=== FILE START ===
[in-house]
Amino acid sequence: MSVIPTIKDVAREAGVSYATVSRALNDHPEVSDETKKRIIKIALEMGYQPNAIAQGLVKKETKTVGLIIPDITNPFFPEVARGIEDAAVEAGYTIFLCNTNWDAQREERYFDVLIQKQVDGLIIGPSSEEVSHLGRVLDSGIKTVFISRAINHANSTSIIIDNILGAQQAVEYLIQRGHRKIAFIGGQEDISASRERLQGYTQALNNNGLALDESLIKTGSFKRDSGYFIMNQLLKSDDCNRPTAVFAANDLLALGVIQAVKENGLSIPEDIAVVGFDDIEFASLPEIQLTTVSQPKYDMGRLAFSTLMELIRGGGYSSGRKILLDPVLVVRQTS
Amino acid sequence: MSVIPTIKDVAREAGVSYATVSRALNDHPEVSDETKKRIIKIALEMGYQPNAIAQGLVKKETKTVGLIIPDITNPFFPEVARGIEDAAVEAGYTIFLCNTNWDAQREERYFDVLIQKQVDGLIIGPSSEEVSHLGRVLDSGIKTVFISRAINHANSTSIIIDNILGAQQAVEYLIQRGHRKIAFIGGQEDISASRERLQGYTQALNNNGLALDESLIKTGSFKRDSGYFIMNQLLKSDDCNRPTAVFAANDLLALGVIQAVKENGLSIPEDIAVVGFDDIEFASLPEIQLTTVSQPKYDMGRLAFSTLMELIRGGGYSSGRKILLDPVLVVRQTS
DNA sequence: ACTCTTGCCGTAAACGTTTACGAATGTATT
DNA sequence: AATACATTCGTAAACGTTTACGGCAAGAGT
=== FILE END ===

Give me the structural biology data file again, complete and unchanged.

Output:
[in-house]
Amino acid sequence: MSVIPTIKDVAREAGVSYATVSRALNDHPEVSDETKKRIIKIALEMGYQPNAIAQGLVKKETKTVGLIIPDITNPFFPEVARGIEDAAVEAGYTIFLCNTNWDAQREERYFDVLIQKQVDGLIIGPSSEEVSHLGRVLDSGIKTVFISRAINHANSTSIIIDNILGAQQAVEYLIQRGHRKIAFIGGQEDISASRERLQGYTQALNNNGLALDESLIKTGSFKRDSGYFIMNQLLKSDDCNRPTAVFAANDLLALGVIQAVKENGLSIPEDIAVVGFDDIEFASLPEIQLTTVSQPKYDMGRLAFSTLMELIRGGGYSSGRKILLDPVLVVRQTS
Amino acid sequence: MSVIPTIKDVAREAGVSYATVSRALNDHPEVSDETKKRIIKIALEMGYQPNAIAQGLVKKETKTVGLIIPDITNPFFPEVARGIEDAAVEAGYTIFLCNTNWDAQREERYFDVLIQKQVDGLIIGPSSEEVSHLGRVLDSGIKTVFISRAINHANSTSIIIDNILGAQQAVEYLIQRGHRKIAFIGGQEDISASRERLQGYTQALNNNGLALDESLIKTGSFKRDSGYFIMNQLLKSDDCNRPTAVFAANDLLALGVIQAVKENGLSIPEDIAVVGFDDIEFASLPEIQLTTVSQPKYDMGRLAFSTLMELIRGGGYSSGRKILLDPVLVVRQTS
DNA sequence: ACTCTTGCCGTAAACGTTTACGAATGTATT
DNA sequence: AATACATTCGTAAACGTTTACGGCAAGAGT